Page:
Often local organizations will partner with the Stevenson Center to host Applied Community and Economic Development (ACED) and Peace Corps Fellows graduate students for professional practice in the field. This 35-hour-per-week internship takes up the majority of the fellow’s second year and allows them to dive deeply into the work of one of our partner organizations. Krista Zampacorta is one such fellow studying political science and is currently interning at Chestnut Health Systems.
Chestnut provides quality care for those suffering from drug addiction, mental illness, and more. It also conducts research to better its own methods and share its findings with local and state government to improve policy. Starting in 1973, it was originally named the McLean County Drug and Alcohol Assistance Unit. Its mission has always been to “make a difference and improve the lives of the people that we serve,” said Joan Hartman former vice president of Strategy and Public Policy.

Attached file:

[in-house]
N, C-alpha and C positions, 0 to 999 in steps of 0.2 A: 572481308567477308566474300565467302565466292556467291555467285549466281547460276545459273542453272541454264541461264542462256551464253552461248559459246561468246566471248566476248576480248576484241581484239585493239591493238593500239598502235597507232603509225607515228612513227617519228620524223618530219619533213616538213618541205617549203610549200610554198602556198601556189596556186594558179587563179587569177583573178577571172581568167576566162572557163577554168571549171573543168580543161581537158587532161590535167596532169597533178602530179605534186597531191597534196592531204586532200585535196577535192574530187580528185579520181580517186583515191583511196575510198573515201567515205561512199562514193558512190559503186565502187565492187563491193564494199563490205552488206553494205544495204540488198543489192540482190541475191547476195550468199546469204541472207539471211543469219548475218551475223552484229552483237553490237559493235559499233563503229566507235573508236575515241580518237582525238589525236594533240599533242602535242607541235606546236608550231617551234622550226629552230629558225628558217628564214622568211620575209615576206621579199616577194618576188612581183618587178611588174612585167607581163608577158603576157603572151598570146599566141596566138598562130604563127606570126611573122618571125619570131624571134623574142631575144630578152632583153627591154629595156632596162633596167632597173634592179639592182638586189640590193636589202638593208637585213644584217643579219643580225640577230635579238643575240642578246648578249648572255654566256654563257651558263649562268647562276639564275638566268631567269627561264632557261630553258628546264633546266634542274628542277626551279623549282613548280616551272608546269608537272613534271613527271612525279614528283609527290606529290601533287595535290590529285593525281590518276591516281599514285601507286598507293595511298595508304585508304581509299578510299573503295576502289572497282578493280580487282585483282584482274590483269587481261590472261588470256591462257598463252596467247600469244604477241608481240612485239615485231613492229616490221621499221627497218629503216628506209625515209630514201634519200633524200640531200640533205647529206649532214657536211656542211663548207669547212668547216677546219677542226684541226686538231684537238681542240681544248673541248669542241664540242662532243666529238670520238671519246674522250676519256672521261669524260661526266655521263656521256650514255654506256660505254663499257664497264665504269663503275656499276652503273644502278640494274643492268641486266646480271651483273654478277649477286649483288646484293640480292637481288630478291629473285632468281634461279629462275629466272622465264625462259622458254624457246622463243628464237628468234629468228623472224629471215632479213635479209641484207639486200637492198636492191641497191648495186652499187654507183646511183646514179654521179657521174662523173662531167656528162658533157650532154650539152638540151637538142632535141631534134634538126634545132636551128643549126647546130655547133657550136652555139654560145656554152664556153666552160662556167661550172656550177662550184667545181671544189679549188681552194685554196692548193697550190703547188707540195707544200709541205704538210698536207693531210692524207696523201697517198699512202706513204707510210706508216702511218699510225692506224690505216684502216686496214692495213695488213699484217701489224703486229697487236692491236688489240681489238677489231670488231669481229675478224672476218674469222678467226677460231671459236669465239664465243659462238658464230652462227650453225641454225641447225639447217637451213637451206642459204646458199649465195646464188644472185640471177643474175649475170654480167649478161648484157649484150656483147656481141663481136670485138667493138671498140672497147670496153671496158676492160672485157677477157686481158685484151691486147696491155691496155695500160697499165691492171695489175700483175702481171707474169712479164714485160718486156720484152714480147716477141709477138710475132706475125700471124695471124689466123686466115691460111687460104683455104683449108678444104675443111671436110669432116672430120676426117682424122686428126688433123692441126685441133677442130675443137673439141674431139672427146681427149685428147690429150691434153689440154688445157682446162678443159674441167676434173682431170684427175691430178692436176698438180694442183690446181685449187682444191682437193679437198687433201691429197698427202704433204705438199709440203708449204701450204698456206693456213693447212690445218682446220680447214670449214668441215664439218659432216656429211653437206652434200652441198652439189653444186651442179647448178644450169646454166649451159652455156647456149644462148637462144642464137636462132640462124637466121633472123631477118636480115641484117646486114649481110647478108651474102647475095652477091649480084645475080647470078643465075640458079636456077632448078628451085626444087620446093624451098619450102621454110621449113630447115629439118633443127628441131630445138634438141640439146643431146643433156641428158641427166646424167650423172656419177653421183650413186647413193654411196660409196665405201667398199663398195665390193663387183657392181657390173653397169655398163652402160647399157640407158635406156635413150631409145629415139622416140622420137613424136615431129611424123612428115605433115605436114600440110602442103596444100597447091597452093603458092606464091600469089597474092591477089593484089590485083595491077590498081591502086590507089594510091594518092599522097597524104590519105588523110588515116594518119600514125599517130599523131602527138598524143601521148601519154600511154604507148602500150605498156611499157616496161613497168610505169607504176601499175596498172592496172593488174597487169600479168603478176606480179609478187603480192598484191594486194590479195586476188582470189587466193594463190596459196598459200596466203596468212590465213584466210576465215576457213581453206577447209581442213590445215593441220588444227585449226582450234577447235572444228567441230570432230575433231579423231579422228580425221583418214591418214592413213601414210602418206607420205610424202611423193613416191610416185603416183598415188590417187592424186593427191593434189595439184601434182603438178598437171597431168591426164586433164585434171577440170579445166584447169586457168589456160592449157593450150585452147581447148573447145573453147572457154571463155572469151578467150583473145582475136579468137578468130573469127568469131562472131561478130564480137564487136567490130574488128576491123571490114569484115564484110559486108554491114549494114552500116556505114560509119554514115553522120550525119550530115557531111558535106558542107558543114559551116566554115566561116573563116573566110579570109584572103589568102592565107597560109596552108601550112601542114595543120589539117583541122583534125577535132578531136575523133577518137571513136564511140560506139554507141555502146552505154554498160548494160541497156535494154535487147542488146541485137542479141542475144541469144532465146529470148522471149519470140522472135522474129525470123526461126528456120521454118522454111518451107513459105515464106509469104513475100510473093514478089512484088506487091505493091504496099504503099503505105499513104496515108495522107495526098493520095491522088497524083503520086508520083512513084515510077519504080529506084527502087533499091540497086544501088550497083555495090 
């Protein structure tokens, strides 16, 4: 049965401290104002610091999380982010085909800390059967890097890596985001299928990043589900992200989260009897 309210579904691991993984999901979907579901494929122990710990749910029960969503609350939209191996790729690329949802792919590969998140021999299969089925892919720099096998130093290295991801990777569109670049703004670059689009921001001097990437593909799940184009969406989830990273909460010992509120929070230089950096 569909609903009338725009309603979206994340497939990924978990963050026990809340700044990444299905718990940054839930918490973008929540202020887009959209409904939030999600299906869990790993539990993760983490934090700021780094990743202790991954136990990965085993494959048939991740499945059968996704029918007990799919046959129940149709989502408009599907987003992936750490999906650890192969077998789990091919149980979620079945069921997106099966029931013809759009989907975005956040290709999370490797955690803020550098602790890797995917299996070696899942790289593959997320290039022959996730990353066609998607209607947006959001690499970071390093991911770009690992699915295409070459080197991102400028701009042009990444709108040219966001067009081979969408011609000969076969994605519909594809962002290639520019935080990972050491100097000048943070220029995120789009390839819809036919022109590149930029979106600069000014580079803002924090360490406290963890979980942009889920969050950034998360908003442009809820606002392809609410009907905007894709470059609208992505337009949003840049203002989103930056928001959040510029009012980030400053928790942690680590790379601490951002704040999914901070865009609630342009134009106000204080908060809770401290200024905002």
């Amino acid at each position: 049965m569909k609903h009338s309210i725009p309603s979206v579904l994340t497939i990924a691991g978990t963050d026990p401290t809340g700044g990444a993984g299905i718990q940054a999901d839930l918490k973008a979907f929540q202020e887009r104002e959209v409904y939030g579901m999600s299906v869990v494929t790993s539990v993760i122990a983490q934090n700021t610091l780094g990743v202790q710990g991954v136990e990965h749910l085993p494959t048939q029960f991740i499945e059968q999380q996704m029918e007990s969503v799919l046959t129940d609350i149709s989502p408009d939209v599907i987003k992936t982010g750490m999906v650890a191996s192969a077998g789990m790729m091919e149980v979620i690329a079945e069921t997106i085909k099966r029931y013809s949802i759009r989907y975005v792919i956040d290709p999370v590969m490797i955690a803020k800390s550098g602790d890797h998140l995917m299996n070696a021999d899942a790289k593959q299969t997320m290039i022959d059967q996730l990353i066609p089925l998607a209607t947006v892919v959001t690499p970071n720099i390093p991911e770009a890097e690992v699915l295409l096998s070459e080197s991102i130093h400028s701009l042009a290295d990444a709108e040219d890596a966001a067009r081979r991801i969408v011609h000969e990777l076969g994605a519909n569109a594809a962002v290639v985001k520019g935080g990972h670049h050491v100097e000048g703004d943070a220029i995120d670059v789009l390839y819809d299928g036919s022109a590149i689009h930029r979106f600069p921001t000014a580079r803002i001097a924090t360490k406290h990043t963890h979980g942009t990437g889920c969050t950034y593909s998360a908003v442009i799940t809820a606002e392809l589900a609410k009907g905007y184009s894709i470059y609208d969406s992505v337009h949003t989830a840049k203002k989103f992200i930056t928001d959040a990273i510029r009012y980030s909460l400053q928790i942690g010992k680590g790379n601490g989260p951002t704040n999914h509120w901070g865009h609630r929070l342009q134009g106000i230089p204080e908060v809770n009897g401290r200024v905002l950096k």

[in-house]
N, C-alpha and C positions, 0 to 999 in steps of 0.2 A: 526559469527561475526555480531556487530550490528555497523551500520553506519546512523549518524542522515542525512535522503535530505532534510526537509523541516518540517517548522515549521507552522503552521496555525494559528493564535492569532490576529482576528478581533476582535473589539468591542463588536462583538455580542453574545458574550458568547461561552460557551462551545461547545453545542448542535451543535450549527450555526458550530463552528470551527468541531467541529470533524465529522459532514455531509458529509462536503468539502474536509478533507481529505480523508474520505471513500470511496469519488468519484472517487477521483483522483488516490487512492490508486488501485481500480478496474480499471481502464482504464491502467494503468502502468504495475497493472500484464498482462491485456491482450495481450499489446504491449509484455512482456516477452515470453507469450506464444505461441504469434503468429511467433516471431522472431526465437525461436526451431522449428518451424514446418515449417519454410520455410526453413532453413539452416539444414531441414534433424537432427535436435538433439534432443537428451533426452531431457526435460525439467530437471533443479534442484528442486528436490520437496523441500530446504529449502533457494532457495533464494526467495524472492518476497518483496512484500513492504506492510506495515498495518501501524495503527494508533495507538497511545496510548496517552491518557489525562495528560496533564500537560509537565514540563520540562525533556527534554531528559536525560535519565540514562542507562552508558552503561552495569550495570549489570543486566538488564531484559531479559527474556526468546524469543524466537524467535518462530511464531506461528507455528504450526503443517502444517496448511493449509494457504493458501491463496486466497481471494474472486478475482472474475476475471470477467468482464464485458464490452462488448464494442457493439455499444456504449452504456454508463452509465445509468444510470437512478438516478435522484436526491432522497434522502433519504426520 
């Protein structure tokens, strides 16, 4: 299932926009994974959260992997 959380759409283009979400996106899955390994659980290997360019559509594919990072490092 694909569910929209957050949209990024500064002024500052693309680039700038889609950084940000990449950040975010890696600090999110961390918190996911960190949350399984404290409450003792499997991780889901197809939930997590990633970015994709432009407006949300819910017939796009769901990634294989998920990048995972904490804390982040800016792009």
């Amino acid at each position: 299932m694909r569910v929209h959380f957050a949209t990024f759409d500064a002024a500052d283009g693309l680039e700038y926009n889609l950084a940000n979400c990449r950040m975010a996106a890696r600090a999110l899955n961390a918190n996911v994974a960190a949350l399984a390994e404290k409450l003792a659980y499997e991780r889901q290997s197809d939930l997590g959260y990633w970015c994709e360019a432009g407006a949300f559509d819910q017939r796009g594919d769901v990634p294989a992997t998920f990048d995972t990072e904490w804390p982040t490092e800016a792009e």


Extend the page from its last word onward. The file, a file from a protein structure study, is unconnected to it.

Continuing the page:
“We really started as a grassroots organization,” Hartman said. “At that time, people with alcohol use disorders were being placed in jail because there was no treatment for them.”
Those jails became known as drunk tanks. With that as a backdrop, Hartman said that a group of people got together and used a grant to start the Lighthouse Project.
“They have provided things we could not provide ourselves,” Hartman said in describing what a Stevenson Center Fellow brings to Chestnut. She added that fellows also know how to do research.
“Prior to Krista, we had two fellows who helped conduct a county-wide assessment on mental health and substance use disorders,” she said. “This year, Krista is helping us to devise a plan for supporting ongoing telehealth post-pandemic.”
Hartman hopes that fellows take away from the experience research skills, specifically for businesses that are operating.
“That’s more than researching for a paper or for a thesis,” she said, adding that fellows will “learn how to work collaboratively with various divisions within the organization.”
Both projects that fellows have worked on had reporting lines to Chestnut’s executive director.
“Fellows had the opportunity to get to know executive leadership within the organization and figure out the importance of their work for executive leadership,” Hartman said. “And, the Stevenson Center looks forward to being part of that.”
Hartman hopes that in the future Chestnut can help the state to support certified behavioral health clinics and expand these programs with the help of community partners.